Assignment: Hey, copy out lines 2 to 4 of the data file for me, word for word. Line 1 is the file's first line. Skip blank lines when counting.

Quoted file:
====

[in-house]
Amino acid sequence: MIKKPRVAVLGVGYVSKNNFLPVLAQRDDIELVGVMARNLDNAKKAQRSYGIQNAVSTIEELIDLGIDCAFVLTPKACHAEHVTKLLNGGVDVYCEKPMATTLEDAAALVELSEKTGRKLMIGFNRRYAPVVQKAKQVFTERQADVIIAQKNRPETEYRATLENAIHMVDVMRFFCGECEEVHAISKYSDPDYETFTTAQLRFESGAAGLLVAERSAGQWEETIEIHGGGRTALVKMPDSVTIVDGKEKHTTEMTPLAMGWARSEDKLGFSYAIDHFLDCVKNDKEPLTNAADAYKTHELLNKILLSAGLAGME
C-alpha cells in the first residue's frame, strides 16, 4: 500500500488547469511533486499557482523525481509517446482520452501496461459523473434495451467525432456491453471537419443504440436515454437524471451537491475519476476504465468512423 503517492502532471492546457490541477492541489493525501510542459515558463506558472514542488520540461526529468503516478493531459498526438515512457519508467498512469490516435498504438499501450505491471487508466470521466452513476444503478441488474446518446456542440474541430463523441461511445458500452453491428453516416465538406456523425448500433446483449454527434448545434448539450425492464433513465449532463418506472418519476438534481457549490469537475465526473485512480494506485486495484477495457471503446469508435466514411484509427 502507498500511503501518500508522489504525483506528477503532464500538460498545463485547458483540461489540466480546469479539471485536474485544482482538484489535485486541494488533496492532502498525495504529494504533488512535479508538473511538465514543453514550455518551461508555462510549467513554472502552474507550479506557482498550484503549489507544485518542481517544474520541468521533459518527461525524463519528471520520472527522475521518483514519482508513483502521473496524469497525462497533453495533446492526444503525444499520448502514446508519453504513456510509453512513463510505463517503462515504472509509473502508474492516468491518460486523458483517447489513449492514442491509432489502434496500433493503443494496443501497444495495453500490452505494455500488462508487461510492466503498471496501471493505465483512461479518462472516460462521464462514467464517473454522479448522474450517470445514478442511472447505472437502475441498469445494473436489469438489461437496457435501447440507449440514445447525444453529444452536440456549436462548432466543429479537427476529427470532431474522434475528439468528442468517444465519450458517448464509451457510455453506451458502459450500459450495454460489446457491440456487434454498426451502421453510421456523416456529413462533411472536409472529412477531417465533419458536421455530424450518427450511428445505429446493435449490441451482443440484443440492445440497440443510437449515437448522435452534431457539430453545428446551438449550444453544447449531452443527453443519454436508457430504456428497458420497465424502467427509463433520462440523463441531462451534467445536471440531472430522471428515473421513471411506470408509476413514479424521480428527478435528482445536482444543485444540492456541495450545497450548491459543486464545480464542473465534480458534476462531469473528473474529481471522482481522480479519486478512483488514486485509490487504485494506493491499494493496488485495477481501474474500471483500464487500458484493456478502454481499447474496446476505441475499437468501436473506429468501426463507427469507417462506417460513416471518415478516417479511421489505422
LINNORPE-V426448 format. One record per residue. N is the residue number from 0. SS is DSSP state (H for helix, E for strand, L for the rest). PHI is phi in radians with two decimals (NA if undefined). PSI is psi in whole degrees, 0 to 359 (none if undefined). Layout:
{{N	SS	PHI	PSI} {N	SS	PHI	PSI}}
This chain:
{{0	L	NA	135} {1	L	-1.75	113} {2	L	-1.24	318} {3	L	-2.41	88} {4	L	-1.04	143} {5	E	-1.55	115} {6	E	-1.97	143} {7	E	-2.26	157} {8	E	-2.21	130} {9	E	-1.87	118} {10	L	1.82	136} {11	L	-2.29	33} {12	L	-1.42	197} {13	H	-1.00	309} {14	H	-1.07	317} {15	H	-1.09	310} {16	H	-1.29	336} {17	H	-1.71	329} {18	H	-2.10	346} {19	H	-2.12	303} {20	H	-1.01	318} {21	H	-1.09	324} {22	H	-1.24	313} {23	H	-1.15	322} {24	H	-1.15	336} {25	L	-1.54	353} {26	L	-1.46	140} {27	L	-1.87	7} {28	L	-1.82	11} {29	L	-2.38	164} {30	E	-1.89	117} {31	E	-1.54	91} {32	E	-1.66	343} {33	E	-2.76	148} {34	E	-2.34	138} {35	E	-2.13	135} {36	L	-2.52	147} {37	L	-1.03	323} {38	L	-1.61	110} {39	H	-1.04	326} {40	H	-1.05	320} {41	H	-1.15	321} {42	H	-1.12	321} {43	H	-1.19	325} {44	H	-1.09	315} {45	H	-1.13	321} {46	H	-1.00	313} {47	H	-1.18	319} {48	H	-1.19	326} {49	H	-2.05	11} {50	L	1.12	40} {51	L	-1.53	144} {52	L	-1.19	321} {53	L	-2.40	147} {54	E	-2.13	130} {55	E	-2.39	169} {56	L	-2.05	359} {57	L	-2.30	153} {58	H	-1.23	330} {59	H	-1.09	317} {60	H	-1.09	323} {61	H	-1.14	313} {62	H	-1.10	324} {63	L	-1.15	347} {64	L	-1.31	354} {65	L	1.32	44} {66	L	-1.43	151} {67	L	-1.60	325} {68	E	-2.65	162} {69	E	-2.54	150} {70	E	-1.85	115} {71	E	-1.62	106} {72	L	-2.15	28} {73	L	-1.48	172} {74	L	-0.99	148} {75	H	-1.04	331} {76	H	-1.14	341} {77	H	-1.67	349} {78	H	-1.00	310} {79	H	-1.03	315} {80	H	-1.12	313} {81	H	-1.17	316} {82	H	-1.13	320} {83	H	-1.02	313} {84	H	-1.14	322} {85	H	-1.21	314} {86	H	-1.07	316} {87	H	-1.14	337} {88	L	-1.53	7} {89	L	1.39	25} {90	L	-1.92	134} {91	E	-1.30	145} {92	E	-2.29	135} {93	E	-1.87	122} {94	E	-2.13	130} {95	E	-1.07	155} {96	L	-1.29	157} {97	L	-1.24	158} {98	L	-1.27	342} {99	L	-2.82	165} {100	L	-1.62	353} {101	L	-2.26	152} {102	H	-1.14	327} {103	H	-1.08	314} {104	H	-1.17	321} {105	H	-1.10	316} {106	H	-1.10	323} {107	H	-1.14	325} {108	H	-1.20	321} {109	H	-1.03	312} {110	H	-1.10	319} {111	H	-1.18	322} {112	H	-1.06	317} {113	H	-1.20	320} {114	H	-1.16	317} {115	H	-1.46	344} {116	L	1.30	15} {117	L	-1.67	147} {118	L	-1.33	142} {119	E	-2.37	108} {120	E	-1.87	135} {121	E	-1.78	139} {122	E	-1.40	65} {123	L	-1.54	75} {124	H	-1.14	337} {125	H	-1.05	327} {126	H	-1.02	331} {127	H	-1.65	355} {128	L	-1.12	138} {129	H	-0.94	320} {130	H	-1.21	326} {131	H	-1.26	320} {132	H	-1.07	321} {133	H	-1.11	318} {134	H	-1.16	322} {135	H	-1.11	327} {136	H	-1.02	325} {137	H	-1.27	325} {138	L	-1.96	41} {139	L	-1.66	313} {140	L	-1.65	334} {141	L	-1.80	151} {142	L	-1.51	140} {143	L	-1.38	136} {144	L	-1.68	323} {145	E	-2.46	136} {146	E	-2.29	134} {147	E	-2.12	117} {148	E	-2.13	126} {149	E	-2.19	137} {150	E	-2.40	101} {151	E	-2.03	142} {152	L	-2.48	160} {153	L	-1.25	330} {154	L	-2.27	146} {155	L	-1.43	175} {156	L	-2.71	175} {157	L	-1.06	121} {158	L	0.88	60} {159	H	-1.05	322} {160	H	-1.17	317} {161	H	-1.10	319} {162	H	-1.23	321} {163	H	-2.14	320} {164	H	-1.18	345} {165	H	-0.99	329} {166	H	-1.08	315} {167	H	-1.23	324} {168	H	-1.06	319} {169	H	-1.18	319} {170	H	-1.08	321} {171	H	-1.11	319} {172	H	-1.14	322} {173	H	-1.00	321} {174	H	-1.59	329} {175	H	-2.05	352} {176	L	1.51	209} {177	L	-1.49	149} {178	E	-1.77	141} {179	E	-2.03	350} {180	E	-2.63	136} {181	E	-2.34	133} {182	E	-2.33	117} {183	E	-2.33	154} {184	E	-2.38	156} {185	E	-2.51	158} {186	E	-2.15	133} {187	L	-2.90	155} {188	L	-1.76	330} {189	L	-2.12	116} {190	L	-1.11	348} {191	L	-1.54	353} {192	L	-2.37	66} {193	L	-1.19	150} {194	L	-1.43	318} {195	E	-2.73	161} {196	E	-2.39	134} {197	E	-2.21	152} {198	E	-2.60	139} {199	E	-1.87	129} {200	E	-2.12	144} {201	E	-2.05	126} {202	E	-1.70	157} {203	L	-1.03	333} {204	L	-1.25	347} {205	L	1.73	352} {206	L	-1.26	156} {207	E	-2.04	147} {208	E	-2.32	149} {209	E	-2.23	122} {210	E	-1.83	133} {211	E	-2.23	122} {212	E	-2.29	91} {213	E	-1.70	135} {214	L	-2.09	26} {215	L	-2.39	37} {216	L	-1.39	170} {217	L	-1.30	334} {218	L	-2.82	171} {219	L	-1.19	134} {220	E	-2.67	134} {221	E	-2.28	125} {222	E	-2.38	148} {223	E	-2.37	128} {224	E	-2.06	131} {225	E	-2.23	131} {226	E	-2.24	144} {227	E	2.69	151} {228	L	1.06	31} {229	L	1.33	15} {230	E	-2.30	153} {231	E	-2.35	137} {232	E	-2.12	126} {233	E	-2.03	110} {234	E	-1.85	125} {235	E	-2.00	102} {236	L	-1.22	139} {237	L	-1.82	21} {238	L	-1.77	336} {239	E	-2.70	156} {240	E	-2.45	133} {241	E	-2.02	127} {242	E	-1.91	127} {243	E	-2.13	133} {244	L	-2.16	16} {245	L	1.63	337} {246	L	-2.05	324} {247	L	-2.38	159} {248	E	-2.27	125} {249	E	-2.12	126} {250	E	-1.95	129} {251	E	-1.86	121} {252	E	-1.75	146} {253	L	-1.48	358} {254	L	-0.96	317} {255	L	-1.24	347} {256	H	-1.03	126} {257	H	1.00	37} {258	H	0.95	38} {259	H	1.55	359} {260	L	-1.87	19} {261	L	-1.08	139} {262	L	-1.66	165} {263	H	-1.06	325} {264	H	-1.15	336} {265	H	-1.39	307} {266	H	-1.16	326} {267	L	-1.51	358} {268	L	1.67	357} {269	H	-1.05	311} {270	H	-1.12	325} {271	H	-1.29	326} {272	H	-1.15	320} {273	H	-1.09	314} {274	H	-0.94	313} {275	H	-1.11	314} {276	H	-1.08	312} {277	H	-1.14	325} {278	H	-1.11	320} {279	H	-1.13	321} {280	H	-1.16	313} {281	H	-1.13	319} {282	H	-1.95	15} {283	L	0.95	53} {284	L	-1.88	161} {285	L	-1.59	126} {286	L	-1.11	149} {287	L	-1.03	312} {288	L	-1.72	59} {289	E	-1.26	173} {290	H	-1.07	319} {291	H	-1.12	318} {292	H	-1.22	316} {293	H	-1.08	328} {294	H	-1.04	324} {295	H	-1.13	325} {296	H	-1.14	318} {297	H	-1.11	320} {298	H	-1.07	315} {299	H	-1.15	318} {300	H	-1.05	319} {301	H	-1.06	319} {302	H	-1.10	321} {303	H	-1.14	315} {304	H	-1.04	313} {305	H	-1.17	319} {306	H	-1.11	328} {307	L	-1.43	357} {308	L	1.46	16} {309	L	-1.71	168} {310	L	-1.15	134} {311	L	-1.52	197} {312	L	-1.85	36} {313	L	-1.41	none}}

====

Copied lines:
Amino acid sequence: MIKKPRVAVLGVGYVSKNNFLPVLAQRDDIELVGVMARNLDNAKKAQRSYGIQNAVSTIEELIDLGIDCAFVLTPKACHAEHVTKLLNGGVDVYCEKPMATTLEDAAALVELSEKTGRKLMIGFNRRYAPVVQKAKQVFTERQADVIIAQKNRPETEYRATLENAIHMVDVMRFFCGECEEVHAISKYSDPDYETFTTAQLRFESGAAGLLVAERSAGQWEETIEIHGGGRTALVKMPDSVTIVDGKEKHTTEMTPLAMGWARSEDKLGFSYAIDHFLDCVKNDKEPLTNAADAYKTHELLNKILLSAGLAGME
C-alpha cells in the first residue's frame, strides 16, 4: 500500500488547469511533486499557482523525481509517446482520452501496461459523473434495451467525432456491453471537419443504440436515454437524471451537491475519476476504465468512423 503517492502532471492546457490541477492541489493525501510542459515558463506558472514542488520540461526529468503516478493531459498526438515512457519508467498512469490516435498504438499501450505491471487508466470521466452513476444503478441488474446518446456542440474541430463523441461511445458500452453491428453516416465538406456523425448500433446483449454527434448545434448539450425492464433513465449532463418506472418519476438534481457549490469537475465526473485512480494506485486495484477495457471503446469508435466514411484509427 502507498500511503501518500508522489504525483506528477503532464500538460498545463485547458483540461489540466480546469479539471485536474485544482482538484489535485486541494488533496492532502498525495504529494504533488512535479508538473511538465514543453514550455518551461508555462510549467513554472502552474507550479506557482498550484503549489507544485518542481517544474520541468521533459518527461525524463519528471520520472527522475521518483514519482508513483502521473496524469497525462497533453495533446492526444503525444499520448502514446508519453504513456510509453512513463510505463517503462515504472509509473502508474492516468491518460486523458483517447489513449492514442491509432489502434496500433493503443494496443501497444495495453500490452505494455500488462508487461510492466503498471496501471493505465483512461479518462472516460462521464462514467464517473454522479448522474450517470445514478442511472447505472437502475441498469445494473436489469438489461437496457435501447440507449440514445447525444453529444452536440456549436462548432466543429479537427476529427470532431474522434475528439468528442468517444465519450458517448464509451457510455453506451458502459450500459450495454460489446457491440456487434454498426451502421453510421456523416456529413462533411472536409472529412477531417465533419458536421455530424450518427450511428445505429446493435449490441451482443440484443440492445440497440443510437449515437448522435452534431457539430453545428446551438449550444453544447449531452443527453443519454436508457430504456428497458420497465424502467427509463433520462440523463441531462451534467445536471440531472430522471428515473421513471411506470408509476413514479424521480428527478435528482445536482444543485444540492456541495450545497450548491459543486464545480464542473465534480458534476462531469473528473474529481471522482481522480479519486478512483488514486485509490487504485494506493491499494493496488485495477481501474474500471483500464487500458484493456478502454481499447474496446476505441475499437468501436473506429468501426463507427469507417462506417460513416471518415478516417479511421489505422
LINNORPE-V426448 format. One record per residue. N is the residue number from 0. SS is DSSP state (H for helix, E for strand, L for the rest). PHI is phi in radians with two decimals (NA if undefined). PSI is psi in whole degrees, 0 to 359 (none if undefined). Layout: